Paying Corporate Taxes
Corporations come in two varieties, S corporations and C corporations; as you may expect, each has unique tax requirements and practices. In fact, not all corporations even file tax returns. Some smaller corporations are designated as S corporations and pass their earnings on to their stockholders.
Check with your accountant to determine whether incorporating your business makes sense for you. Tax savings isn’t the only issue you have to think about; operating a corporation also increases administrative, legal, and accounting costs. Be sure that you understand all the costs before incorporating.
Reporting for an S corporation
An S corporation must have fewer than 100 stockholders. It functions like a partnership but gives owners more legal protection from lawsuits than traditional partnerships do. Essentially, an S corporation is treated as a partnership for tax purposes, but its tax forms are a bit more complicated than a partnership’s: All income and losses are passed on to the owners of the S corporation and reported on each owner’s tax return, and owners also report their income and expenses on Schedule E.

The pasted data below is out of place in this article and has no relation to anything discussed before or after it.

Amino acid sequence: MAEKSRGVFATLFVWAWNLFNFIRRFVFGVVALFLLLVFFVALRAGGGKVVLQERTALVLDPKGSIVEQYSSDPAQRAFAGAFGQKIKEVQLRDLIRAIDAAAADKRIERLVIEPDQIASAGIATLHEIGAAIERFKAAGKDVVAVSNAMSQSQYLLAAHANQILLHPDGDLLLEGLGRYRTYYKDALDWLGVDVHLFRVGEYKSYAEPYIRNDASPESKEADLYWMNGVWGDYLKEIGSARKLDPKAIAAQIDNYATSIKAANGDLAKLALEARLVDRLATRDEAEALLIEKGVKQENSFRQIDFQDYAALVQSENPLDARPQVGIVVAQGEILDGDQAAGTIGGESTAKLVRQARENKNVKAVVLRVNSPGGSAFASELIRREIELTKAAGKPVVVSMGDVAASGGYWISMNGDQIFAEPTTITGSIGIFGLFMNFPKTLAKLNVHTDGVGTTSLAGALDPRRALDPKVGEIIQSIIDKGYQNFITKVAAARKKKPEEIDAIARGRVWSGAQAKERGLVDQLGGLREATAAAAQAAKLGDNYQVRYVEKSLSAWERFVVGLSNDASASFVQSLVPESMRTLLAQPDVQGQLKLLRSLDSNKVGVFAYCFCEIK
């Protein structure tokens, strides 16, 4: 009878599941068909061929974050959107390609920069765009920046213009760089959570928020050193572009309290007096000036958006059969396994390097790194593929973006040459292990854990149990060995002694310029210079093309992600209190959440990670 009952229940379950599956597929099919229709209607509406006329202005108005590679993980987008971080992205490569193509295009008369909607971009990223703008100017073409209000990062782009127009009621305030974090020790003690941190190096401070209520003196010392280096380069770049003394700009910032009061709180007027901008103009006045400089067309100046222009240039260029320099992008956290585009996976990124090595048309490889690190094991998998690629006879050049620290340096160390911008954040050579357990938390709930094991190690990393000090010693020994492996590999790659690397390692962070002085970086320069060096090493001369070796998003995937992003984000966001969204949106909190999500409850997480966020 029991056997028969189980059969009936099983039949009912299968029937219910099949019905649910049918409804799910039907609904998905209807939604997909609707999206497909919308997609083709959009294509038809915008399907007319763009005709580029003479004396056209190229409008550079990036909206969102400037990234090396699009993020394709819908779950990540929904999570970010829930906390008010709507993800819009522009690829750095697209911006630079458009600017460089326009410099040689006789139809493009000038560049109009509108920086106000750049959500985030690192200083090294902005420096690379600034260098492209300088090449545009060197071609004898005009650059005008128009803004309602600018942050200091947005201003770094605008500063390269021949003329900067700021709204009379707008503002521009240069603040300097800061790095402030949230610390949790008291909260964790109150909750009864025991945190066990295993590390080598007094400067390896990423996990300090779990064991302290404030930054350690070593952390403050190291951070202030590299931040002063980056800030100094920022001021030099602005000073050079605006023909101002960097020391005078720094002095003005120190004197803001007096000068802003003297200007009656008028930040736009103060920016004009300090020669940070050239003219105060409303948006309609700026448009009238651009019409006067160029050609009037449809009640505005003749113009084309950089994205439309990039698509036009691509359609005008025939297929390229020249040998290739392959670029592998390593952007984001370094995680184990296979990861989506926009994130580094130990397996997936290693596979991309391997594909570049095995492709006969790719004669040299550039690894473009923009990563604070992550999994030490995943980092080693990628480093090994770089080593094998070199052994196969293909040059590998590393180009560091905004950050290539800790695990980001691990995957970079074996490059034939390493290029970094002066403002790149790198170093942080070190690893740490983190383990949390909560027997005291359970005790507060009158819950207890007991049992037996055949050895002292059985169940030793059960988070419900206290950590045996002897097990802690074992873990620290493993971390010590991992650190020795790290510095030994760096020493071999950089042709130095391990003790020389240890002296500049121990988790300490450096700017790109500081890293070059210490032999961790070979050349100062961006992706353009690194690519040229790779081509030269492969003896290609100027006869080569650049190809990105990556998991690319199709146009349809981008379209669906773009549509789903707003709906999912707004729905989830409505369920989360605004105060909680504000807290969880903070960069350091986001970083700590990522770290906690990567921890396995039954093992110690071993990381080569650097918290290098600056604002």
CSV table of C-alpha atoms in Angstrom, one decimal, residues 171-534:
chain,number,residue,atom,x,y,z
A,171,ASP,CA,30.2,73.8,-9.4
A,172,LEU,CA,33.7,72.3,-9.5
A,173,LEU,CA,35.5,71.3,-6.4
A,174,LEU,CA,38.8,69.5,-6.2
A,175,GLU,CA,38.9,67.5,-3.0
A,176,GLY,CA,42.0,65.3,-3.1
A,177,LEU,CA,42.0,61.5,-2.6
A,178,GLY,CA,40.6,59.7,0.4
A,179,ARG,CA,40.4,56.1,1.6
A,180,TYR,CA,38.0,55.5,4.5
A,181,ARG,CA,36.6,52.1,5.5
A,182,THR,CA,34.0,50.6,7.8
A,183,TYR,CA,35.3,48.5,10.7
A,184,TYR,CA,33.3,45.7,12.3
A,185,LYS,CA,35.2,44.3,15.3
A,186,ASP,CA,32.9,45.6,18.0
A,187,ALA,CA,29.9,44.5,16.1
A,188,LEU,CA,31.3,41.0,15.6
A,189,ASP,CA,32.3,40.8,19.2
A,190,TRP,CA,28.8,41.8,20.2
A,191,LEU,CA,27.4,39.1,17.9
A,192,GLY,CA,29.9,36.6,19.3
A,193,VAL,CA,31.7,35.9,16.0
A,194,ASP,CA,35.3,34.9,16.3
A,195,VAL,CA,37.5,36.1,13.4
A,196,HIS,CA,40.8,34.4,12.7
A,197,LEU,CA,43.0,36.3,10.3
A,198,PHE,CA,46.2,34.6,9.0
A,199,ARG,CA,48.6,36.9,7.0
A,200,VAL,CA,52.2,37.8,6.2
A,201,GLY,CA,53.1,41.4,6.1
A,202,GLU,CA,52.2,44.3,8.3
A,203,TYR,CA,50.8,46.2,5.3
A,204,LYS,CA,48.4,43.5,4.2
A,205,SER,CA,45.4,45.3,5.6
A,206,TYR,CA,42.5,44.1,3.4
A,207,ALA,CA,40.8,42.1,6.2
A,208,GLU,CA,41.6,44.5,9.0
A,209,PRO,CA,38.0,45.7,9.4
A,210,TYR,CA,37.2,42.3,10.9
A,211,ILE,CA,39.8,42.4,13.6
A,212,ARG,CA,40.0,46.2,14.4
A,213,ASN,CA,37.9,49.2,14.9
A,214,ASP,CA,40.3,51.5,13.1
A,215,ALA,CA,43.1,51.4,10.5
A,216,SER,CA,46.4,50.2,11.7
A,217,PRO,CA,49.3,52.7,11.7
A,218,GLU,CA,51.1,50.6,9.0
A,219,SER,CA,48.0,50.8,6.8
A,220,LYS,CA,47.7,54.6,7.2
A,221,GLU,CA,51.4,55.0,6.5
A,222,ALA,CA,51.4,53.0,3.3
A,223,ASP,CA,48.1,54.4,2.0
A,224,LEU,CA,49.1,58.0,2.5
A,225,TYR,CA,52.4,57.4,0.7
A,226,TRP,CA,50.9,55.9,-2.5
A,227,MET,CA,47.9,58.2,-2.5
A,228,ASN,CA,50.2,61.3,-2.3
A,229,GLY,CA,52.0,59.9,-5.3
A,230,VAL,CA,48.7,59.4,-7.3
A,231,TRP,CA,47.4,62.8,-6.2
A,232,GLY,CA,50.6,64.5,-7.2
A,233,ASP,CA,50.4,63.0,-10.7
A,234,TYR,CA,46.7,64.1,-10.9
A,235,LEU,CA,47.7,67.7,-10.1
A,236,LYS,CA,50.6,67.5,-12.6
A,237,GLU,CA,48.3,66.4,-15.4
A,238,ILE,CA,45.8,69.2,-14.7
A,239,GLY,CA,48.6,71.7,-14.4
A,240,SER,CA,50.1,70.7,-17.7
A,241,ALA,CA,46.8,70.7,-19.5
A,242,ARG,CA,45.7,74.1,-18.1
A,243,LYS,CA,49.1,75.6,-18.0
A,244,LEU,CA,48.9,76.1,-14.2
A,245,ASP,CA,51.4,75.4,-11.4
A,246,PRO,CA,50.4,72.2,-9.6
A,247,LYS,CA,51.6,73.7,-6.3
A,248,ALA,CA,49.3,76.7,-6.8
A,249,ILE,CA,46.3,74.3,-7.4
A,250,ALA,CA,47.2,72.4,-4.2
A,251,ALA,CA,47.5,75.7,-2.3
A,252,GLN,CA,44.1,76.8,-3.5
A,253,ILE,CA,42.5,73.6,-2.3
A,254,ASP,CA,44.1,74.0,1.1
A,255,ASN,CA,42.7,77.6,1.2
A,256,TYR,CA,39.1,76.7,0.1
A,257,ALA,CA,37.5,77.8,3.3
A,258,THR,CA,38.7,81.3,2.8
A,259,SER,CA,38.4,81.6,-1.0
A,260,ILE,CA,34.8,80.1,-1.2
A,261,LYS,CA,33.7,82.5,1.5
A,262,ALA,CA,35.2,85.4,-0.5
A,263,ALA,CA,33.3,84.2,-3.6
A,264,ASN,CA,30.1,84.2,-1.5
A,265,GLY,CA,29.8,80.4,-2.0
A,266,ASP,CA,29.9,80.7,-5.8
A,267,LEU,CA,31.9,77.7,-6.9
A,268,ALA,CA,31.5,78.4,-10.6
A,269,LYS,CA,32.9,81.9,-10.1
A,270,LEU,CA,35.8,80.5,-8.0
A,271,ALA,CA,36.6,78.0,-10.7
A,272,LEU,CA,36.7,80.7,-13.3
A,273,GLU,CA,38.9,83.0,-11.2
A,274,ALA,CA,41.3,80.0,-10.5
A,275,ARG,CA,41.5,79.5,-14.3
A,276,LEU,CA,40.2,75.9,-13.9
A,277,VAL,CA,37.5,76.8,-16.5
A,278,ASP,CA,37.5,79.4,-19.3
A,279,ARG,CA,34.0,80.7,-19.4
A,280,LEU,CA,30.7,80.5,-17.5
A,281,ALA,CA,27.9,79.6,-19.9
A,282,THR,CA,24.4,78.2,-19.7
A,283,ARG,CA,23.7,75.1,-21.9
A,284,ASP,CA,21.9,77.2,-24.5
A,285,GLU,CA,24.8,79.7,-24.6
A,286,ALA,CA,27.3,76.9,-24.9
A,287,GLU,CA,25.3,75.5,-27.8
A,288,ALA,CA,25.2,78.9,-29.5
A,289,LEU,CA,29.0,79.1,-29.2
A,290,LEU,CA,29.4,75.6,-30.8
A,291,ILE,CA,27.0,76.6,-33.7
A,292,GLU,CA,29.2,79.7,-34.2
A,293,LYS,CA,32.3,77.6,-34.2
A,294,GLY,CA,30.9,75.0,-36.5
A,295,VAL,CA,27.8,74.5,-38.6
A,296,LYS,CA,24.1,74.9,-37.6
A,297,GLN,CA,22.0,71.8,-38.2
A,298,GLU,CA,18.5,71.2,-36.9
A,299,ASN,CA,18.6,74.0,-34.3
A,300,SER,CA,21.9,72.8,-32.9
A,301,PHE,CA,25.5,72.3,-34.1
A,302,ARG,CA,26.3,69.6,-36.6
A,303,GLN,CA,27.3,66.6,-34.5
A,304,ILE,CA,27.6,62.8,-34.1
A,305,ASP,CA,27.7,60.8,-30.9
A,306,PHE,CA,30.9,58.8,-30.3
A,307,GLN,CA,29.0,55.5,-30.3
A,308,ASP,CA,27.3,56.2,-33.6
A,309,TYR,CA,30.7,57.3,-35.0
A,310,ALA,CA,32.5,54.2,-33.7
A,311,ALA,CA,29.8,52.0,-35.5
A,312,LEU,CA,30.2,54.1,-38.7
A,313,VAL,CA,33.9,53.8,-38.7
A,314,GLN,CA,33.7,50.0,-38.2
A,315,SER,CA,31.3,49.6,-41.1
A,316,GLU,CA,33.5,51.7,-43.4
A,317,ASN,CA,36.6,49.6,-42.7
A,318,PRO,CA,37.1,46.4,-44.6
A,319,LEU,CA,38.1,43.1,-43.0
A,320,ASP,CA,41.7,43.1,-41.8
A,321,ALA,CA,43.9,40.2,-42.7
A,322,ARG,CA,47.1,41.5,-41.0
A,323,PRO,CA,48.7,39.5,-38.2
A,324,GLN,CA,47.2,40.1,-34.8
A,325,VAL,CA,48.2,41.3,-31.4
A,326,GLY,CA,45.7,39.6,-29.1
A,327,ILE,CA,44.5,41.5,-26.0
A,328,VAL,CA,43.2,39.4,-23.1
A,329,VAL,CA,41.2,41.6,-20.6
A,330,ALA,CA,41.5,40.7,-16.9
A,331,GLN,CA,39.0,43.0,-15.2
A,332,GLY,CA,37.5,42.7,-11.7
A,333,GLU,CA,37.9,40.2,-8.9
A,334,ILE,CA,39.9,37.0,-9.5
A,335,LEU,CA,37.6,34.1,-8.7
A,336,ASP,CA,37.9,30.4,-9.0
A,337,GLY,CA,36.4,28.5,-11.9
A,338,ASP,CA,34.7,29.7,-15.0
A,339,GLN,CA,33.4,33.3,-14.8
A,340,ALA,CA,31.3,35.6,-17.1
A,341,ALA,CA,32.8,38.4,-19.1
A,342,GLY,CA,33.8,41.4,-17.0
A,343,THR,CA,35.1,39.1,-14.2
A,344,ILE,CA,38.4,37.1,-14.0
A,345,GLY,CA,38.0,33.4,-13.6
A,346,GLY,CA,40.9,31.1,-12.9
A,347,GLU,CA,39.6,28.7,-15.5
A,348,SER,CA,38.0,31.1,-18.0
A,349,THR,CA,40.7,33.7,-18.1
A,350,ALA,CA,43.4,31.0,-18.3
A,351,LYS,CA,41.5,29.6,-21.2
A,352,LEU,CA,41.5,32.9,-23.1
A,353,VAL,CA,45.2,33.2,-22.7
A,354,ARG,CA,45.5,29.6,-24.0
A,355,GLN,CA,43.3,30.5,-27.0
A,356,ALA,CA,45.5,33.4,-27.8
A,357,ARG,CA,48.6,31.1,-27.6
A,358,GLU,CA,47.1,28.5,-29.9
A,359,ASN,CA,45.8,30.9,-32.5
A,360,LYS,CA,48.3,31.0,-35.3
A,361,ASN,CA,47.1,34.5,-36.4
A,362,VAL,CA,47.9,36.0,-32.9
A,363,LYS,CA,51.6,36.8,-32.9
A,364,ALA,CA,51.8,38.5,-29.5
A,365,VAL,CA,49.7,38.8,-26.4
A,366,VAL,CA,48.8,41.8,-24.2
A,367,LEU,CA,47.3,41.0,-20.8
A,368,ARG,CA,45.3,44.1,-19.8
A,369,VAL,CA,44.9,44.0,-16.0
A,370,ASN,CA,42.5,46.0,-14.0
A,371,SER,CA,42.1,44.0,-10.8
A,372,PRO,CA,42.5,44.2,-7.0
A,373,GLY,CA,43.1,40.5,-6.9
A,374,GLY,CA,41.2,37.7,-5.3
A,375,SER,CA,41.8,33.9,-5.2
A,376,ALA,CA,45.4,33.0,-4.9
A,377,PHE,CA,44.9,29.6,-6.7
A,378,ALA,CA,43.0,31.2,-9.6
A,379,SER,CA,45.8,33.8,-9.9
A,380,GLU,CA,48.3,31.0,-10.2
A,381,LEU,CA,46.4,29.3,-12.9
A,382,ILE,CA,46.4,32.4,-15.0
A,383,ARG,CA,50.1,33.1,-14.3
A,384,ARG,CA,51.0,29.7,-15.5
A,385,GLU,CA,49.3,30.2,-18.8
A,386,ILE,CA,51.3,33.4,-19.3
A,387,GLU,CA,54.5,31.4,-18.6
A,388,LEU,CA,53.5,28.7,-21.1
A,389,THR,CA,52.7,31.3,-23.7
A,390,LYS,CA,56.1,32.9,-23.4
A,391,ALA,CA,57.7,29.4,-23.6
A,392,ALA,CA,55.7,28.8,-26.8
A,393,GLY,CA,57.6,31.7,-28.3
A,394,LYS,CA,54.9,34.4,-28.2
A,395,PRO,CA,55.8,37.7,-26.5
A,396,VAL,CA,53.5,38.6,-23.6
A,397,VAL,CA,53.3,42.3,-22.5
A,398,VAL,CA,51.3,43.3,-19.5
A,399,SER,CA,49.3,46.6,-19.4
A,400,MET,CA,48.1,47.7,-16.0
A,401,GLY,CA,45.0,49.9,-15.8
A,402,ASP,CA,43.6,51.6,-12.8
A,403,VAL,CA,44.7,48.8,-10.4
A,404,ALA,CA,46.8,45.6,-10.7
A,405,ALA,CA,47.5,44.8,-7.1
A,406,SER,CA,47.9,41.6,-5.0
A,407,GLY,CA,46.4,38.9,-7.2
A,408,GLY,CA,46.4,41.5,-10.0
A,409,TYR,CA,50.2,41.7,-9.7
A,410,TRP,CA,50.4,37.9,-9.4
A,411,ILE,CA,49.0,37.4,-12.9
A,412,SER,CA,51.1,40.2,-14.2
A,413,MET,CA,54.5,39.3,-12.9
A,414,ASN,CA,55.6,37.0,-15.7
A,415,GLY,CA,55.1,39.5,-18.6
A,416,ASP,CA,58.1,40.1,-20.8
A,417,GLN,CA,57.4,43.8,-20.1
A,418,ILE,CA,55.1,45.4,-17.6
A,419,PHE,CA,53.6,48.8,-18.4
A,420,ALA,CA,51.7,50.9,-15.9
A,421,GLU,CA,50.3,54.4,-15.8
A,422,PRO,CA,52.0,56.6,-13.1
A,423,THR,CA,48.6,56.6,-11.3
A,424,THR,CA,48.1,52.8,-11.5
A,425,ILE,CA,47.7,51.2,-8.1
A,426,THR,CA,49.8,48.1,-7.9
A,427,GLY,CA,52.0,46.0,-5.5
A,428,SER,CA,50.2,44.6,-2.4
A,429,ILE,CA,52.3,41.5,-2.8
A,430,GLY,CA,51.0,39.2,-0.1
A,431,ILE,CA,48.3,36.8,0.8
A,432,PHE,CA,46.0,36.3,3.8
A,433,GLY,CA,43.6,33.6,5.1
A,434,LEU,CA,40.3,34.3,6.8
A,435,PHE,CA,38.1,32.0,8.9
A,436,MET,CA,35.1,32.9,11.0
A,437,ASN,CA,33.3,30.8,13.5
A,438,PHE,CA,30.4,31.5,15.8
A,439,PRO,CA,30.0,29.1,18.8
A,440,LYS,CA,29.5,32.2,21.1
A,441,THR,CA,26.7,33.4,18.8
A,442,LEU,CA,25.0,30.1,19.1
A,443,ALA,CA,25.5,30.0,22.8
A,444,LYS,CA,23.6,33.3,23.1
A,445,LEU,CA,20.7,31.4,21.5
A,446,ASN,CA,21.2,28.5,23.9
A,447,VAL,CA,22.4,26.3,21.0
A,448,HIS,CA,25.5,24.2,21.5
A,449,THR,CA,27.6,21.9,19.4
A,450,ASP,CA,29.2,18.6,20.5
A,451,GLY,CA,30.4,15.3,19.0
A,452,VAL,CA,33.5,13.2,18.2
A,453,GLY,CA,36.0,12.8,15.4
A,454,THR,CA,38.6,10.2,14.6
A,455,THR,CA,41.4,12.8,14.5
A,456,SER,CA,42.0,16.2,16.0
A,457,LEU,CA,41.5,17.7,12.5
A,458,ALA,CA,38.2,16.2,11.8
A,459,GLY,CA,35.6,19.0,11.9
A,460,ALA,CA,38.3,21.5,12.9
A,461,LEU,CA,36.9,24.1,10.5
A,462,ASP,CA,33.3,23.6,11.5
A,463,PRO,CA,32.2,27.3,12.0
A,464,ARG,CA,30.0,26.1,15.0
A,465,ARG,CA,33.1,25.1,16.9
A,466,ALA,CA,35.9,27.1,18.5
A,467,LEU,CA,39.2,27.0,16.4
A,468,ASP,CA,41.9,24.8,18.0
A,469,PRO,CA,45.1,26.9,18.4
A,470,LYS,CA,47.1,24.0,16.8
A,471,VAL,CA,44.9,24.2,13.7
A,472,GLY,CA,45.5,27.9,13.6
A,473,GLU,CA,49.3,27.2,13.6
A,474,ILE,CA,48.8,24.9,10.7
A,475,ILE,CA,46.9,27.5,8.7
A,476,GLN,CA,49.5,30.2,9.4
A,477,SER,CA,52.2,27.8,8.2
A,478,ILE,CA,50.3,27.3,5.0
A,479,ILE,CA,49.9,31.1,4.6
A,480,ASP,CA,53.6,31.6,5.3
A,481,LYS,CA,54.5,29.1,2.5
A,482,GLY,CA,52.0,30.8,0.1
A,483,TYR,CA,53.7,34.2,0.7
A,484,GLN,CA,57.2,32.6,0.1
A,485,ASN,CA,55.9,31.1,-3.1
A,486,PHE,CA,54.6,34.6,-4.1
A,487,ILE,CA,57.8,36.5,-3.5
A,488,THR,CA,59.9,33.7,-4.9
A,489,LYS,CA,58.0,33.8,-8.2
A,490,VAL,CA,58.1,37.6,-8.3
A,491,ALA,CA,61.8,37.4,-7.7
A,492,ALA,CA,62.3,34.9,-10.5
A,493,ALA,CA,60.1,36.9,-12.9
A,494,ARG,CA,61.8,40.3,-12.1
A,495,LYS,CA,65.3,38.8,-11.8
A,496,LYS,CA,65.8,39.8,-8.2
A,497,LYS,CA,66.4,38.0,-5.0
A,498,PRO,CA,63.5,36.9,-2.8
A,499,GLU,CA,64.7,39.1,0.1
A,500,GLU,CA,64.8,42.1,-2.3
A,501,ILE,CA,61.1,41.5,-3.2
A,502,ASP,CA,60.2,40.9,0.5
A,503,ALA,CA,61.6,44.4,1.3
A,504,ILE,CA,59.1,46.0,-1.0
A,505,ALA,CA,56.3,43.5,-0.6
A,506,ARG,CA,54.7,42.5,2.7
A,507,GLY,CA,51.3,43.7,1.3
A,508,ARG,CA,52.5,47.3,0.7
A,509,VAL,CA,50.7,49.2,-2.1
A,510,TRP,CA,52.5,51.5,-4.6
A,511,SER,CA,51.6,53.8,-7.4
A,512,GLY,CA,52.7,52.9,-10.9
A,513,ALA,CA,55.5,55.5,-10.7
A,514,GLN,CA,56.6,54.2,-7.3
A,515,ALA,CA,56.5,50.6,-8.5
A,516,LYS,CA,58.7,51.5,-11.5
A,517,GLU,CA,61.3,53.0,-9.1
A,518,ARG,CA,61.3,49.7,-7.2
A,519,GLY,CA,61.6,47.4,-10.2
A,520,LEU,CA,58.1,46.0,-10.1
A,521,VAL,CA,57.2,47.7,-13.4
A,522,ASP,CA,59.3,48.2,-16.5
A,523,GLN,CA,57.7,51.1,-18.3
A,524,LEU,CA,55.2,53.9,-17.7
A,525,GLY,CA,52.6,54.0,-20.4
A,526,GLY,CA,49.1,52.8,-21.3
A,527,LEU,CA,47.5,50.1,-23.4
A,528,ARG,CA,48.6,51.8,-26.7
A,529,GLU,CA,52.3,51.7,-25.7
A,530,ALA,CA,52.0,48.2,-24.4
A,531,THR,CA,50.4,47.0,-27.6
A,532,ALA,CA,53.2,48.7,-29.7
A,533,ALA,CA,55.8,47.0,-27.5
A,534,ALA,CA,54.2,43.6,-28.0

Reporting for a C corporation
The type of corporation that’s considered a separate legal entity for tax purposes is the C corporation. A C corporation is a legal entity that has been formed specifically for the purpose of running a business.
The biggest disadvantage of structuring your company as a C corporation is that your profits are taxed twice — as a corporate entity and again on dividends paid to stockholders. If you’re the owner of a C corporation, you can be taxed twice, but you can also pay yourself a salary and therefore reduce the earnings of the corporation. Corporate taxation is very complicated, with lots of forms to be filled out, so there’s not enough room here to go into great detail here about how to file corporate taxes. However, the table shows you the tax rates C corporations are subject to.
|Taxable Income||C Corporation Tax Rate|
You may think that C corporation tax rates look a lot higher than personal tax rates, but in reality, many corporations don‘t pay any tax at all — or pay taxes at much lower rates than you do. As a corporation, you have plenty of deductions and tax loopholes to use to reduce your tax bites. So even though you, the business owner, may be taxed twice on the small part of your income that’s paid in dividends, you’re more likely to pay less taxes overall.